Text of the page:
Selective stimulation of jugular ganglion afferent neurons in guinea pig airways by hypertonic saline

Karen E. Pedersen, Sonya N. Meeker, Margerita M. Riccio, Bradley J. Undem

Research output: Contribution to journalArticlepeer-review


We evaluated the ability of hyperosmolar stimuli to activate afferent nerves in the guinea pig trachea and main bronchi and investigated the neural pathways involved. By using electrophysiological techniques, studies in vitro examined the effect of hyperosmolar solutions of sodium chloride (hypertonic saline) on guinea pig airway afferent nerve endings arising from either regal nodose or jugular ganglia. The data reveal a differential sensitivity of airway afferent neurons to activation with hypertonic saline. Afferent fibers (both Aδ and C fibers) with cell bodies located in jugular ganglia were much more sensitive to stimulation with hypertonic saline, compared with afferent neurons with cell bodies located in nodose ganglia. Additional studies in vivo demonstrated that inhalation of aerosols of hypertonic saline induced plasma extravasation in guinea pig trachea that was mediated via tachykinin NK1 receptors. Identification of a differential sensitivity of guinea pig airway afferent nerves to hypertonic saline leads to the speculation that airway responses to hyperosmolar stimuli may result from activation of afferent neurons originating predominantly from the jugular ganglion.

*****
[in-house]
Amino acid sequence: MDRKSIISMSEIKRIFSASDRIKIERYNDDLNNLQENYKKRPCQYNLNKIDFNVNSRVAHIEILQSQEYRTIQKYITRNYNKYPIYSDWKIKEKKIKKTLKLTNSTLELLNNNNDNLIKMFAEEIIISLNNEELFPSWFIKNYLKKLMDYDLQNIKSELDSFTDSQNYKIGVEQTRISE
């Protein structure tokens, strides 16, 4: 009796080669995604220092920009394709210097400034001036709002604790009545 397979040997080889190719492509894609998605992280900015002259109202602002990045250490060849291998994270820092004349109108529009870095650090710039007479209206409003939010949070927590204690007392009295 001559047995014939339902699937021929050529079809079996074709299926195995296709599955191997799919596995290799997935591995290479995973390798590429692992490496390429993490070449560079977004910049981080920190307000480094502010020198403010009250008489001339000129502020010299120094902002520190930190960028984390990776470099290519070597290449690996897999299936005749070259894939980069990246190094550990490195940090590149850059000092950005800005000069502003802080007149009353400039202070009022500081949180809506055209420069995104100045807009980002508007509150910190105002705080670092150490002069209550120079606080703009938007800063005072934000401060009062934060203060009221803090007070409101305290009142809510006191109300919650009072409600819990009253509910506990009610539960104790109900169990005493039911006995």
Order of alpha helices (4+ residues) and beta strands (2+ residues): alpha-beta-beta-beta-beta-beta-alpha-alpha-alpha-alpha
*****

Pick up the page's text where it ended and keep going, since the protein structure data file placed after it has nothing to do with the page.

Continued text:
Original languageEnglish (US)
Pages (from-to)499-506
Number of pages8
JournalJournal of applied physiology
Issue number2
StatePublished - Feb 1998


  • Asthma
  • Neuropeptides
  • Osmolar concentration
  • Tachykinin
  • Vagus nerve

ASJC Scopus subject areas

  • Physiology
  • Physiology (medical)


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